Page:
Any productivity-related intervention after labor productivity calculation must include timely, constructive, and actionable feedback. Inconsistent and vague feedback does not offer any value to employees looking to improve their output. Also, timely feedback streamlines work, reduces delays and duplication of effort, and motivates workers by instilling confidence.
2. Set SMART Goals
SMART (Specific, Measurable, Achievable, Relevant, and Time-Based) goals make employees work harder and boost motivation. It also has a multiplier effect on employee engagement. Besides, the goal-setting exercise aligns workers with an organization’s immediate, medium-term and long-term objectives. Goals also positively impact time management as employees have a deadline against which they must complete their deliverables.
3. Provide the Necessary Enablers
Motivation, hard work, and commitment cannot substitute skills enhancement, technology support, and equipment. Employees can only generate higher productivity when they are enabled well. Therefore, organizations and project managers must first identify the enablers, which can vary for individuals, and provide them the requisite support to augment their productivity.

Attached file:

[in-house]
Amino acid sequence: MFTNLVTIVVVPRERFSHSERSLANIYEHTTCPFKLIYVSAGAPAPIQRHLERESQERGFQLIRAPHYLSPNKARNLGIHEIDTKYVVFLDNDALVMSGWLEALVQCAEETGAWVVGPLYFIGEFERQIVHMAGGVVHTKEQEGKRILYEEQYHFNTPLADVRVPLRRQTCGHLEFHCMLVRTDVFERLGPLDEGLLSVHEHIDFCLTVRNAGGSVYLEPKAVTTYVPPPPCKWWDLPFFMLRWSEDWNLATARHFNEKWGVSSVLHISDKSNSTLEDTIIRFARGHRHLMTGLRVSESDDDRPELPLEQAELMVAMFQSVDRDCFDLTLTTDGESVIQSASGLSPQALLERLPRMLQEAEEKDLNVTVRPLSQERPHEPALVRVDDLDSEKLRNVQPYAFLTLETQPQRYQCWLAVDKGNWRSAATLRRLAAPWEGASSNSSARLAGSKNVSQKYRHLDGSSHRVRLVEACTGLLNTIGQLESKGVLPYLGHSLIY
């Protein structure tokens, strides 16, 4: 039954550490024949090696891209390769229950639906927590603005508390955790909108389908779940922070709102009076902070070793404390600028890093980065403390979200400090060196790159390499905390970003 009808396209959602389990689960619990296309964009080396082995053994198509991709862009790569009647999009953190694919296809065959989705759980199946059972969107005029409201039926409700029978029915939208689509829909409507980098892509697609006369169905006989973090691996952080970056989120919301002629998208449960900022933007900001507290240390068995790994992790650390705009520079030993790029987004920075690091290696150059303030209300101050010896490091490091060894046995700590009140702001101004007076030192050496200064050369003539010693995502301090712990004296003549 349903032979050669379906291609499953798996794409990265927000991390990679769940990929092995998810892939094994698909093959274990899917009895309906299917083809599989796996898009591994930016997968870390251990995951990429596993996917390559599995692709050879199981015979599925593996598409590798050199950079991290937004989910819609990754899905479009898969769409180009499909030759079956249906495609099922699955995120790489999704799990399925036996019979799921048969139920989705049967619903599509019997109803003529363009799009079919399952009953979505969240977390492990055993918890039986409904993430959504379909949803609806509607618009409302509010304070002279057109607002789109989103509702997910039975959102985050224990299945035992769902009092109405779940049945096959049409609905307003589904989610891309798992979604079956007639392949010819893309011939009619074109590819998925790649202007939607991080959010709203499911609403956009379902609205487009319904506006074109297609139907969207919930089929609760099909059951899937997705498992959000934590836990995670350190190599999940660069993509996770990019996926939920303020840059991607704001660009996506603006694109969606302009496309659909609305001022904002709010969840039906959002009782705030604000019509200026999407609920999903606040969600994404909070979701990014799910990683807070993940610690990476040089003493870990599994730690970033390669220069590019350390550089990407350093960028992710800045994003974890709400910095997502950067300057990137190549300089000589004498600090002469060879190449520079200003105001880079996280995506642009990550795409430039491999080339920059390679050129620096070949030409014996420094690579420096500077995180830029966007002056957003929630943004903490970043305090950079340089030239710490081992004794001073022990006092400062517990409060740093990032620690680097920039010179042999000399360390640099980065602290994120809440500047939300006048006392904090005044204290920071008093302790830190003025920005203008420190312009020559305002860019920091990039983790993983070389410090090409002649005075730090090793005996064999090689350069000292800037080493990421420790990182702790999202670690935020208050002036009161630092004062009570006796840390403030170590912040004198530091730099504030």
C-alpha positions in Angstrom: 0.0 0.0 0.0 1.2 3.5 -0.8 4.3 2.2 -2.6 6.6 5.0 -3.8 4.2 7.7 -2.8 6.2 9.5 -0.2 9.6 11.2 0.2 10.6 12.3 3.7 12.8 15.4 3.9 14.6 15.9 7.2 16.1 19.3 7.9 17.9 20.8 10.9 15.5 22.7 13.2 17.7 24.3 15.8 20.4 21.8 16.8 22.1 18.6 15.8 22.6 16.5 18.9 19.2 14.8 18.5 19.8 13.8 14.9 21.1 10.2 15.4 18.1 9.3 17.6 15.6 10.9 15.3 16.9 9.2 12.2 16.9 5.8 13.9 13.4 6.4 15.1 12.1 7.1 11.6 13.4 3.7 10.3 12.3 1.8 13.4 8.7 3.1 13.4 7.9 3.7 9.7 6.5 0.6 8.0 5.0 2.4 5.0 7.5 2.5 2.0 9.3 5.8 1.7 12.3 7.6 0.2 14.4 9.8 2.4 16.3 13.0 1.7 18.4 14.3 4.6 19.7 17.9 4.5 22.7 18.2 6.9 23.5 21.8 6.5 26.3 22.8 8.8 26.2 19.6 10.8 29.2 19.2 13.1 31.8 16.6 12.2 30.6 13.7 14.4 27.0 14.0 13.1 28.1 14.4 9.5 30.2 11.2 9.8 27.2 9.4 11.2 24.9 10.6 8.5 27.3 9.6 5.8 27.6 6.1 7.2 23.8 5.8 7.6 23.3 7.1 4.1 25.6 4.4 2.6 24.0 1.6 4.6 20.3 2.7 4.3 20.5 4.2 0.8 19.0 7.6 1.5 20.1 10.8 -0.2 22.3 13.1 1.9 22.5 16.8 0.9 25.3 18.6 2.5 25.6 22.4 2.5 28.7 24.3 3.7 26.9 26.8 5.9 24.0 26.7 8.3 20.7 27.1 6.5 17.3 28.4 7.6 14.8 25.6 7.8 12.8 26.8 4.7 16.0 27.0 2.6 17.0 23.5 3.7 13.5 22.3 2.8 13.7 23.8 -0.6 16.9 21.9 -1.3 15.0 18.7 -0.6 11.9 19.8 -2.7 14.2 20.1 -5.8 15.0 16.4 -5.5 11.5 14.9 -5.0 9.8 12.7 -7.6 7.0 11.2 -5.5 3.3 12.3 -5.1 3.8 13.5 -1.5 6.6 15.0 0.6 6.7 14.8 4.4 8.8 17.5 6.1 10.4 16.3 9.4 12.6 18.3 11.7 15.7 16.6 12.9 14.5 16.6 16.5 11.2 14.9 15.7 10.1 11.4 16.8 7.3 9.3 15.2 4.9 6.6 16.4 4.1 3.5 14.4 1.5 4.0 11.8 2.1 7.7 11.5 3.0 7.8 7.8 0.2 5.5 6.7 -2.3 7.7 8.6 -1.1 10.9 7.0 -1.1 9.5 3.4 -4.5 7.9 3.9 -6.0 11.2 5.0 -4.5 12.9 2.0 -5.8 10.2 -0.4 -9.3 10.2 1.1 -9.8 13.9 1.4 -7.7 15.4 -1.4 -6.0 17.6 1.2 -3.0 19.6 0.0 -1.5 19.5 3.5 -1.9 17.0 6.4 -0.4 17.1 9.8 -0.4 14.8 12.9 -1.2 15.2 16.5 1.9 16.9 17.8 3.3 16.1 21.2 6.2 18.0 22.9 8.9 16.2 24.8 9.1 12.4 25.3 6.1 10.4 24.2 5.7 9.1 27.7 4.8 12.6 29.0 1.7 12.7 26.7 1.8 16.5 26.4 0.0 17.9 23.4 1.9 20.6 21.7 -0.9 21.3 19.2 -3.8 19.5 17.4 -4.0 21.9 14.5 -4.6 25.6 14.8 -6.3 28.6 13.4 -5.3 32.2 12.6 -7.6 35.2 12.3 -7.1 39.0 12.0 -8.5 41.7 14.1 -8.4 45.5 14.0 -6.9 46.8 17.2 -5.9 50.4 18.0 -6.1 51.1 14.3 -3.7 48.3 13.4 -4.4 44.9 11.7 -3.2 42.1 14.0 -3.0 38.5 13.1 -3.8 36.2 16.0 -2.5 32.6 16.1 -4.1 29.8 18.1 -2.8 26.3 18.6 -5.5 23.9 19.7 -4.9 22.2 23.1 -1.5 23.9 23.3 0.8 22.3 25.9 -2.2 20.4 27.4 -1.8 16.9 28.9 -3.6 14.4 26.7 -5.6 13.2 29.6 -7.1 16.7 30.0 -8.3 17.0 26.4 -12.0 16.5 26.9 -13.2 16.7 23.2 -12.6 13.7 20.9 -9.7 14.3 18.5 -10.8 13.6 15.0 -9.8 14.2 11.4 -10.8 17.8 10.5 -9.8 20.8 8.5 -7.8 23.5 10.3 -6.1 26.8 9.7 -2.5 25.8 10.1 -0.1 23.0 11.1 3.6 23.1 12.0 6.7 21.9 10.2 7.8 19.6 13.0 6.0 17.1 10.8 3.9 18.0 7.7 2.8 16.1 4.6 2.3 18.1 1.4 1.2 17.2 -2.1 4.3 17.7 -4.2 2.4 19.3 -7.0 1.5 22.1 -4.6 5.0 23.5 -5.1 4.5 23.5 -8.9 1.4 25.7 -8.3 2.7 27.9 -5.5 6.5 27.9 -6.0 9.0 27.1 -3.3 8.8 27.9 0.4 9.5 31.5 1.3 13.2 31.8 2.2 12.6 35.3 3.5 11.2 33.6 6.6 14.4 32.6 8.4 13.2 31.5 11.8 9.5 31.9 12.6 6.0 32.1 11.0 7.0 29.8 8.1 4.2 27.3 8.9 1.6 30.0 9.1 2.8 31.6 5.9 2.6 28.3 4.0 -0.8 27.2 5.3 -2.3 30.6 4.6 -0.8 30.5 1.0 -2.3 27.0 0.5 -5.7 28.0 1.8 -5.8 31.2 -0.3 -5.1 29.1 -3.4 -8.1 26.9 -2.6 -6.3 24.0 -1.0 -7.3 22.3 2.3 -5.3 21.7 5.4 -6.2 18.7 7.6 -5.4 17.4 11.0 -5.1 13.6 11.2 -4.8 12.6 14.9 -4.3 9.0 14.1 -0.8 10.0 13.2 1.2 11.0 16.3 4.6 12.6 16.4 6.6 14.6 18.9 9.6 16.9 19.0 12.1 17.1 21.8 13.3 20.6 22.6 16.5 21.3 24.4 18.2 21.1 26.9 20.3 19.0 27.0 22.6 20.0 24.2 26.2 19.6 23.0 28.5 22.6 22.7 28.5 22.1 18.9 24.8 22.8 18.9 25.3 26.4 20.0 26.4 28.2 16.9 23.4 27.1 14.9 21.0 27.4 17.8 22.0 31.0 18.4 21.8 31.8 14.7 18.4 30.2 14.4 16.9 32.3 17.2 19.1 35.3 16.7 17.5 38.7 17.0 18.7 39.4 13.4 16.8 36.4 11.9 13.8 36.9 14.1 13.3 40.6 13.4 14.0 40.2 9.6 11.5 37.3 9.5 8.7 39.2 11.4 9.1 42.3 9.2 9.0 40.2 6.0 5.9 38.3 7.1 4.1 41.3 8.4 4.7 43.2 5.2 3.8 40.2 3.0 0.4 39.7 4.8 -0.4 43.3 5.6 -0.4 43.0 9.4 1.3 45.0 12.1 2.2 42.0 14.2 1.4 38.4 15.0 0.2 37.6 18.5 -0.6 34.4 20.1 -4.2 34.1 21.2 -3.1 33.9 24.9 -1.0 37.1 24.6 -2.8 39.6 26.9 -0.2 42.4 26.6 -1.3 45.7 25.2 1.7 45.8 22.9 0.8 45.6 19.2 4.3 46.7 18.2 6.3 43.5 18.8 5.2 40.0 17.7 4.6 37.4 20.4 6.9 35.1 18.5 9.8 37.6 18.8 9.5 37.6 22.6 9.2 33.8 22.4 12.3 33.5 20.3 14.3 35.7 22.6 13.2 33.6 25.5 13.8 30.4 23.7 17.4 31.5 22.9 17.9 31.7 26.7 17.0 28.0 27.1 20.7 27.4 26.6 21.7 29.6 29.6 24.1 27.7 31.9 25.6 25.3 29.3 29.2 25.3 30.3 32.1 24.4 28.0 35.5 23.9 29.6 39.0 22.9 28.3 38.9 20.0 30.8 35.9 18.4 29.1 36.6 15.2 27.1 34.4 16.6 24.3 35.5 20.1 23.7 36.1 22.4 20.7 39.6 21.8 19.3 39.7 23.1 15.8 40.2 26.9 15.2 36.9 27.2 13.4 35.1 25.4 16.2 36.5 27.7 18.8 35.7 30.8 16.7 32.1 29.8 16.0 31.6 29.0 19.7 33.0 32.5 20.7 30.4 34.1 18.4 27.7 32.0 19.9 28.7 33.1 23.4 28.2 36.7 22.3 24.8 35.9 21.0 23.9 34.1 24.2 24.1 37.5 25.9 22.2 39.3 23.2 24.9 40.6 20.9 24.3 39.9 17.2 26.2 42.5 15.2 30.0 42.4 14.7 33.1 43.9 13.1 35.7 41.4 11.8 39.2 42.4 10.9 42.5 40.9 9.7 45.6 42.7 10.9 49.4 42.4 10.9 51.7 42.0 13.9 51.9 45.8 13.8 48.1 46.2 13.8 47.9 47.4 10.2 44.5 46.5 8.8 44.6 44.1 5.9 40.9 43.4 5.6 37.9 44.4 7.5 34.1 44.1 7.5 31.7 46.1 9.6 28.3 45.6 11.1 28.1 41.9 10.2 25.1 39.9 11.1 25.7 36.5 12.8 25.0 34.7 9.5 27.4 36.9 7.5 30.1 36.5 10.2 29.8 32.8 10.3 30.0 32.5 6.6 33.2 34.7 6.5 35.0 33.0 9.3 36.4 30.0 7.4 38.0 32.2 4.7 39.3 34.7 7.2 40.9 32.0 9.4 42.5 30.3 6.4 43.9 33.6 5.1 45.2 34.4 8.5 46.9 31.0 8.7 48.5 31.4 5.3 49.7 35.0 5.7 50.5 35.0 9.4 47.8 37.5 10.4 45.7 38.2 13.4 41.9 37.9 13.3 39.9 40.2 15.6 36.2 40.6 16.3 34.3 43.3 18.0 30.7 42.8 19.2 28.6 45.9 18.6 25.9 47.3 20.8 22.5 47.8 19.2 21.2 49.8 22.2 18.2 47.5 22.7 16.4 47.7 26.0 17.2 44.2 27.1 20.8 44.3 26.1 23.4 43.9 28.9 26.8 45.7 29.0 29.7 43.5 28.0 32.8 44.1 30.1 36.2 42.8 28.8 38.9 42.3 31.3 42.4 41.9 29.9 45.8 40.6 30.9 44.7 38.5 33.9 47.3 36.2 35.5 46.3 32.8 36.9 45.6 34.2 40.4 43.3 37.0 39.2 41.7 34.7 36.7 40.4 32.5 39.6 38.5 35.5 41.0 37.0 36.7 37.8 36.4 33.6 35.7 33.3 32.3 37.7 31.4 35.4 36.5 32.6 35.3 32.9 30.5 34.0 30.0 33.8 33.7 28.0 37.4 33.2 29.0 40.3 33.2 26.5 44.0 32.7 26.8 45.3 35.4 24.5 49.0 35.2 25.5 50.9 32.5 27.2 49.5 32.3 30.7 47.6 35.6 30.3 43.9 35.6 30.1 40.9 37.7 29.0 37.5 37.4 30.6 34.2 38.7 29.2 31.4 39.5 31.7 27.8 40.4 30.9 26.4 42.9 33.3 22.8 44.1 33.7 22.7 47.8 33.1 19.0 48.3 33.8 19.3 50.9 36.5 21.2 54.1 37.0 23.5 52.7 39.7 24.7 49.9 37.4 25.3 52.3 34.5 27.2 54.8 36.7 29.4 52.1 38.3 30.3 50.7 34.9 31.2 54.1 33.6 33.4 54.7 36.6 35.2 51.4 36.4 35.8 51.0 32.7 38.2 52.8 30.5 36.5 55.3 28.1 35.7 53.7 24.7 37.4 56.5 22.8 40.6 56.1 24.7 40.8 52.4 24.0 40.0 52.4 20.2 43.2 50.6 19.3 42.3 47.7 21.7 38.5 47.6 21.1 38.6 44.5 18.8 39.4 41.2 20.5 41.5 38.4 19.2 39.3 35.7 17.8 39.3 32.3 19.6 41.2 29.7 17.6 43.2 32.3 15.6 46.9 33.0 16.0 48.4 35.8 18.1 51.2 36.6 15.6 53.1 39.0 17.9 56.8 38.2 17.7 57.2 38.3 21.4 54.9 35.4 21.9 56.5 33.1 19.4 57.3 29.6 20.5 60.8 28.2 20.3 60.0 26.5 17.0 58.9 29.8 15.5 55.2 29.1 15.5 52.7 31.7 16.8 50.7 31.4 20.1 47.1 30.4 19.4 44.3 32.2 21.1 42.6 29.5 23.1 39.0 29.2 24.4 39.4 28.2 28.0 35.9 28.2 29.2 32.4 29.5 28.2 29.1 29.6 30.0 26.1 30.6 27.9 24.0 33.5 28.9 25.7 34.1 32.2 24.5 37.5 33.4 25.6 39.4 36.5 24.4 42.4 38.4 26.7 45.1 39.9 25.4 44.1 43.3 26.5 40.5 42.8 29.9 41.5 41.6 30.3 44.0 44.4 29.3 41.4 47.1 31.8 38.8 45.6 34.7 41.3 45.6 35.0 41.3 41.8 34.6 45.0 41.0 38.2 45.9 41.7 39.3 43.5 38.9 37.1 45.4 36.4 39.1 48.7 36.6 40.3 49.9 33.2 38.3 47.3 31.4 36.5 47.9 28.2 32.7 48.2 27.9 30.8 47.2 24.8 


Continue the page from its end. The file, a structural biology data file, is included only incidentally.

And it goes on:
Tips and Tricks to Boost Workplace Productivity Using the Productivity Formula
1. Efficiency Is Not Productivity
Leaders often confuse efficiency with productivity. However, these are two entirely different constructs. The former measures how well one does the work, and the latter is the work done in a pre-defined duration. For instance, a worker may stitch fifty pairs of shoes in a week, but only 20 of them make it through the quality check process; the rest get rejected. On the contrary, another worker may only stitch 35 pairs of shoes in a week, but only three pairs do not pass the quality check process. Here, the first worker may be more productive but not more efficient. Hence, organizations and project managers must improve their staff’s productivity without impacting their efficiency. It is a tightrope to walk on, but finding the right balance between the two, and augmenting the two together, is critical for organizational success in the longer run.
2. Employee Engagement Is the Key